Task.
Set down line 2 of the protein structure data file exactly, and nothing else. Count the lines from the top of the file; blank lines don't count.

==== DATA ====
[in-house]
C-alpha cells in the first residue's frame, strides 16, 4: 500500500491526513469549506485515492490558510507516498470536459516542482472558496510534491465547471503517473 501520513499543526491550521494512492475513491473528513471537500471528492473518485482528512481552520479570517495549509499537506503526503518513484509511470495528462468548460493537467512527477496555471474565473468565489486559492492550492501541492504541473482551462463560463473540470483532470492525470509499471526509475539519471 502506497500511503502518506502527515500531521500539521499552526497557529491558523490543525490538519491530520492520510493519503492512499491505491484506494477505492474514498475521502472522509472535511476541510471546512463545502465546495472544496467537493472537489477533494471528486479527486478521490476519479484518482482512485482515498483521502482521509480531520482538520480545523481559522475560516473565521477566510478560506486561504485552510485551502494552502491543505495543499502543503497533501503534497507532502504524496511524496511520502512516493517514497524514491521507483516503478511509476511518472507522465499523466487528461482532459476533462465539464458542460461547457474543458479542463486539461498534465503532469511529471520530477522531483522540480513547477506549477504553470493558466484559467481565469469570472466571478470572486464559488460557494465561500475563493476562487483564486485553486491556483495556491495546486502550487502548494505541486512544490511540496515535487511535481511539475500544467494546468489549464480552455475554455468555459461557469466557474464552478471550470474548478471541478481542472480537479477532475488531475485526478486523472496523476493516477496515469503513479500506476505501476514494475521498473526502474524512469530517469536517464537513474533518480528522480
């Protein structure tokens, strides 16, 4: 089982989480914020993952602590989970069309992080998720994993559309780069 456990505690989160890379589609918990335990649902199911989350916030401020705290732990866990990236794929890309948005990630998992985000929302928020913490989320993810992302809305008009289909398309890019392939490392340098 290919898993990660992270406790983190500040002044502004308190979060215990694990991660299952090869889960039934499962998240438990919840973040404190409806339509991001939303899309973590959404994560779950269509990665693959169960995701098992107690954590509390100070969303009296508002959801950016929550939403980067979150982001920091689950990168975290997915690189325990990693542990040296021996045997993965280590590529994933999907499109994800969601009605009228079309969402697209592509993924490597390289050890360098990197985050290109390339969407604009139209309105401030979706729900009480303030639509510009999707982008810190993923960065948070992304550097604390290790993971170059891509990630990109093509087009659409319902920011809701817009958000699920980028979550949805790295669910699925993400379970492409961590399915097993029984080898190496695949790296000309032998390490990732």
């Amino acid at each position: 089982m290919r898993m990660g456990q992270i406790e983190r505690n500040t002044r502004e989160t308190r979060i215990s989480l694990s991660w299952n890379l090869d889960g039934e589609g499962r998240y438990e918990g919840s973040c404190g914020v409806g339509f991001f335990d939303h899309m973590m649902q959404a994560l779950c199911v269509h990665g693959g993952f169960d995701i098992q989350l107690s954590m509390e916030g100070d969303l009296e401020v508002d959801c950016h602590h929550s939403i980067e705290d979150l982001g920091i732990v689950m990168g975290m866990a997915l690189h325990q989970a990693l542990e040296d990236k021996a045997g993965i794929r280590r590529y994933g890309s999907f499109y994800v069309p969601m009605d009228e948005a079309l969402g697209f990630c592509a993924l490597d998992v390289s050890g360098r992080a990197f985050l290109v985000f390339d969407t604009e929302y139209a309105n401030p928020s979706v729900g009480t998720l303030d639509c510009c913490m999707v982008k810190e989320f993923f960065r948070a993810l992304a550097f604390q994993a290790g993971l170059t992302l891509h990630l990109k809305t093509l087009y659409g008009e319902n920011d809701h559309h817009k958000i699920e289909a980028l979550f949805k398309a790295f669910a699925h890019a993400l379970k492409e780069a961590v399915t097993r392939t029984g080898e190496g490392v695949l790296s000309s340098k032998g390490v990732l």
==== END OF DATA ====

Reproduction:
C-alpha cells in the first residue's frame, strides 16, 4: 500500500491526513469549506485515492490558510507516498470536459516542482472558496510534491465547471503517473 501520513499543526491550521494512492475513491473528513471537500471528492473518485482528512481552520479570517495549509499537506503526503518513484509511470495528462468548460493537467512527477496555471474565473468565489486559492492550492501541492504541473482551462463560463473540470483532470492525470509499471526509475539519471 502506497500511503502518506502527515500531521500539521499552526497557529491558523490543525490538519491530520492520510493519503492512499491505491484506494477505492474514498475521502472522509472535511476541510471546512463545502465546495472544496467537493472537489477533494471528486479527486478521490476519479484518482482512485482515498483521502482521509480531520482538520480545523481559522475560516473565521477566510478560506486561504485552510485551502494552502491543505495543499502543503497533501503534497507532502504524496511524496511520502512516493517514497524514491521507483516503478511509476511518472507522465499523466487528461482532459476533462465539464458542460461547457474543458479542463486539461498534465503532469511529471520530477522531483522540480513547477506549477504553470493558466484559467481565469469570472466571478470572486464559488460557494465561500475563493476562487483564486485553486491556483495556491495546486502550487502548494505541486512544490511540496515535487511535481511539475500544467494546468489549464480552455475554455468555459461557469466557474464552478471550470474548478471541478481542472480537479477532475488531475485526478486523472496523476493516477496515469503513479500506476505501476514494475521498473526502474524512469530517469536517464537513474533518480528522480